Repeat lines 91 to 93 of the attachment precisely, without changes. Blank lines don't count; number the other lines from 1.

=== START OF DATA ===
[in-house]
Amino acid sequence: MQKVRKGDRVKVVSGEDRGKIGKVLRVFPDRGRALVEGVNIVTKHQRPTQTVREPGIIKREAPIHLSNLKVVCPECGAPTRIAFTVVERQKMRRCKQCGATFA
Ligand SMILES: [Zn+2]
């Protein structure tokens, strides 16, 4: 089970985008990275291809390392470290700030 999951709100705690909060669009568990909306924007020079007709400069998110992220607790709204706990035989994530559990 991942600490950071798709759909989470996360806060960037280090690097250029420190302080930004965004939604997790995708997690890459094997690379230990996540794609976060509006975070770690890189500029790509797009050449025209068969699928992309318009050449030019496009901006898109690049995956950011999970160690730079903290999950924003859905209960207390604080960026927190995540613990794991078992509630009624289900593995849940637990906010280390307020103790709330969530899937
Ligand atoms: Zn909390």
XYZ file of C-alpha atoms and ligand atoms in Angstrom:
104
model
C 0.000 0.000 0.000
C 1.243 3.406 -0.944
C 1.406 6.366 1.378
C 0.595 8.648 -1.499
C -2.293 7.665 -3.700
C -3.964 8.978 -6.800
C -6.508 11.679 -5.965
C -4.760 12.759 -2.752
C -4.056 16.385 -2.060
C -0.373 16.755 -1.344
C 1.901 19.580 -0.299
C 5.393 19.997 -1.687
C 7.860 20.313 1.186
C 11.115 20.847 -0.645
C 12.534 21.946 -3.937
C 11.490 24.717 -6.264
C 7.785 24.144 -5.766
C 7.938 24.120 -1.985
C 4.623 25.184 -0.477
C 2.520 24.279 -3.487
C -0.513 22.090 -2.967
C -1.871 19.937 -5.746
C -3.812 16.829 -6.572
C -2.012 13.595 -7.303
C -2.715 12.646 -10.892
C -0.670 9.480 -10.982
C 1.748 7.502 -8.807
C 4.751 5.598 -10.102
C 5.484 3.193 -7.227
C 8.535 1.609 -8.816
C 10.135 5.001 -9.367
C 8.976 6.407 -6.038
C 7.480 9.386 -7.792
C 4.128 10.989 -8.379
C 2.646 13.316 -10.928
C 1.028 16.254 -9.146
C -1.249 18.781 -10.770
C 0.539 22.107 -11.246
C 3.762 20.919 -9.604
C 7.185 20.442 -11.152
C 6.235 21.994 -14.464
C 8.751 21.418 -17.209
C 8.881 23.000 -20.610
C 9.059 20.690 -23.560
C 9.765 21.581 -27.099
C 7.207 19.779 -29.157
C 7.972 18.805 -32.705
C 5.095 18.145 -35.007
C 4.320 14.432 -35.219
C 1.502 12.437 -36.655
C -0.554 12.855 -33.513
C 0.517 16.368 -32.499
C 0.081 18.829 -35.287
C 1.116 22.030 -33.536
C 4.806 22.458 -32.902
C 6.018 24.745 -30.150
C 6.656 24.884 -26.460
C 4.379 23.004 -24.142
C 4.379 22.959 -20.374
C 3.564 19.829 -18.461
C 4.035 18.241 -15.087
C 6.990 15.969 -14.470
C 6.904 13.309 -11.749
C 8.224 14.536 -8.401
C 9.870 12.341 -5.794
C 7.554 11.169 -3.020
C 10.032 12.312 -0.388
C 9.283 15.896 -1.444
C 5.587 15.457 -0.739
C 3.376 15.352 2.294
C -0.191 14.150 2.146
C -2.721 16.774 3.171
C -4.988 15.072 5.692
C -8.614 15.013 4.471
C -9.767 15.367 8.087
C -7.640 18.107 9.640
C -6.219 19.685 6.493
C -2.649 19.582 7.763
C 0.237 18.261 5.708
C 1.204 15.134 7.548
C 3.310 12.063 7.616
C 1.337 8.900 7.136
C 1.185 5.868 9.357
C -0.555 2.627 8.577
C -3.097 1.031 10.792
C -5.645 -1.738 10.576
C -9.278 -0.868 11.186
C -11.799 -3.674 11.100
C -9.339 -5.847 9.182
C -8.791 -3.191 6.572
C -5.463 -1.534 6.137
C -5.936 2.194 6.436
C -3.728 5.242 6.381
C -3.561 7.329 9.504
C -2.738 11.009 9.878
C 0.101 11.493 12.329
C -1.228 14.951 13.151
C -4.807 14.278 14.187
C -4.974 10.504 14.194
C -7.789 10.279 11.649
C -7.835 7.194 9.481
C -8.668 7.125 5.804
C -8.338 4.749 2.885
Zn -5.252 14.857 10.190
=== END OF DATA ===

C 1.185 5.868 9.357
C -0.555 2.627 8.577
C -3.097 1.031 10.792